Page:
Action on sexual harassment complaint against Sen. Randy Baumgardner could come this week

Author: Marianne Goodland - February 12, 2018 - Updated: February 13, 2018

Colorado State Senator Randy Baumgardner leaves New Life Church after celebrating the life of Colorado prisons chief Tom Clements during a memorial service Monday, March 25, 2013 after he was gunned down as he answered the door to his home last week. Michael Ciaglo/The Gazette

Colorado state Senate President Kevin Grantham of Canon City told reporters Monday morning that a decision about what action to take on a sexual harassment complaint against Sen. Randy Baumgardner could happen before the end of the week.

As reported first by KUNC, a sexual harassment complaint against the Hot Sulphur Springs Republican was found to be credible by a third-party investigator, according to the woman who filed the complaint. She has asked not to be identified but is a former legislative aide. Baumgardner has denied the claims.

In the past week, Senate Democrats have called on Baumgardner to resign, and Senate Democratic leader Lucia Guzman of Denver announced she would no longer participate in leadership discussions of consequences.

Grantham said he found Guzman’s decision unfortunate. First, she wanted to be included in the decision-making and then she didn’t, he said. “We’re getting mixed signals on an hourly basis.”

Grantham also pointed out that no one has seen the investigation report, so claims that the complaint was found credible is missing context. “Don’t put too much into ‘credible’ until you see the report.” However, that report is confidential, and Grantham noted the only two people who could release it are Baumgardner and the complainant, and he opined releasing the report might not be in their best interests.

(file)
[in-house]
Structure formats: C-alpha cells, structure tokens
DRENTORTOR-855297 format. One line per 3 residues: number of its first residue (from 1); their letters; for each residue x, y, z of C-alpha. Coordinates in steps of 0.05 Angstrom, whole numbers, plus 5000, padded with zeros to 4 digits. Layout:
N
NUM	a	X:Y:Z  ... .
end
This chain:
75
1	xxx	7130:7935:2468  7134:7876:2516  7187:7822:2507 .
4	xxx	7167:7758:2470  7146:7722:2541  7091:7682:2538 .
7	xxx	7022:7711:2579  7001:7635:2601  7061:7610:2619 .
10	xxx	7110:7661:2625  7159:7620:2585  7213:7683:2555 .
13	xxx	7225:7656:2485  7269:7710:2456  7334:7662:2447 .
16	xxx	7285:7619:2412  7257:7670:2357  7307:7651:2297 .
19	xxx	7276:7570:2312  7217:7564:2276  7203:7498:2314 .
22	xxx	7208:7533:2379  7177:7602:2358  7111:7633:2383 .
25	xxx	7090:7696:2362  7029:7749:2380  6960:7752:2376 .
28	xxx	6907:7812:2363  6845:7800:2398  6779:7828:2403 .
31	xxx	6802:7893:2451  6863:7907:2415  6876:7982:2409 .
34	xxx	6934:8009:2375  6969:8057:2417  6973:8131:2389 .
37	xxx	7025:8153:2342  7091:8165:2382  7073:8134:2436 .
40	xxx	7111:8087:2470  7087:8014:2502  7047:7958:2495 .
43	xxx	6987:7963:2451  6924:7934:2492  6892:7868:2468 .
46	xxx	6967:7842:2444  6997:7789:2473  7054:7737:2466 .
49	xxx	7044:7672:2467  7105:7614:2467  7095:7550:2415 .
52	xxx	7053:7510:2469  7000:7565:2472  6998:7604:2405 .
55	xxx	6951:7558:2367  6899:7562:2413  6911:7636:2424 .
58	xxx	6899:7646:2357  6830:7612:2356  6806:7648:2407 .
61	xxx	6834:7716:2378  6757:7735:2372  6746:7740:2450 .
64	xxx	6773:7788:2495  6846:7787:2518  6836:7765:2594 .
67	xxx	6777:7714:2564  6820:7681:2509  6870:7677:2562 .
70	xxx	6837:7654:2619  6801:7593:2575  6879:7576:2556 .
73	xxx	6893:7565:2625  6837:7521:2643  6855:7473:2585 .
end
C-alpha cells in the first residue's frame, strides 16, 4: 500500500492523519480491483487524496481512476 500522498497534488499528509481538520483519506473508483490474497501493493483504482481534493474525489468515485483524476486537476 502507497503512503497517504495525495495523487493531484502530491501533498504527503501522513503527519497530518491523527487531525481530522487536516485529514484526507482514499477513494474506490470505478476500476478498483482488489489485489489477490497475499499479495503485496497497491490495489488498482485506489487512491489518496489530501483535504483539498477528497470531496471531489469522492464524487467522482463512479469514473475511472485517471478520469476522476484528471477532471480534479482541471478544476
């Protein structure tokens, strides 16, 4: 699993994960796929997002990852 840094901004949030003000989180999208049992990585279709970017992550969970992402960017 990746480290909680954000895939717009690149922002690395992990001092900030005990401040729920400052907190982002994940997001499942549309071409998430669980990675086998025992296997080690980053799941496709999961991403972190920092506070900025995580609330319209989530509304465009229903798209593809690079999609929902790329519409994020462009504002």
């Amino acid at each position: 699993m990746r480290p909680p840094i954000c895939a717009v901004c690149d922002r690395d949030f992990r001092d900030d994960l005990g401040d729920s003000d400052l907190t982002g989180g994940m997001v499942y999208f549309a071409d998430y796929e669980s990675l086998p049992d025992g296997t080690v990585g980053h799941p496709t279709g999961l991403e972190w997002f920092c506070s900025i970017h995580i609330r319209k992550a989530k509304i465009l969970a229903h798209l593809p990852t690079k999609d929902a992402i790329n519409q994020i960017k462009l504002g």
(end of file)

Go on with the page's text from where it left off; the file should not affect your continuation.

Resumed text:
Senate Democrats claim the lack of action on the complaint indicates Republican leaders are unwilling to punish Baumgardner, who chairs both the Senate Transportation Committee and the Capital Development Committee. He also sponsors the Senate Republicans’ top priority bill, Senate Bill 1, on funding for transportation projects.

“No one in this room wants this behind us more than the Senate president,” Grantham said.

Marianne Goodland

Marianne Goodland

Marianne Goodland is the chief legislative reporter for Colorado Politics. She's covered the Colorado General Assembly for 20 years, starting off in 1998 with the Silver & Gold Record, the editorially-independent newspaper at CU that was shuttered in 2009. She also writes for six rural newspapers in northeastern Colorado. Marianne specializes in rural issues, agriculture, water and, during election season, campaign finance. In her free time (ha!) she lives in Lakewood with her husband, Jeff; a cantankerous Shih-Tzu named Sophie; and Gunther the cat. She is also an award-winning professional harpist.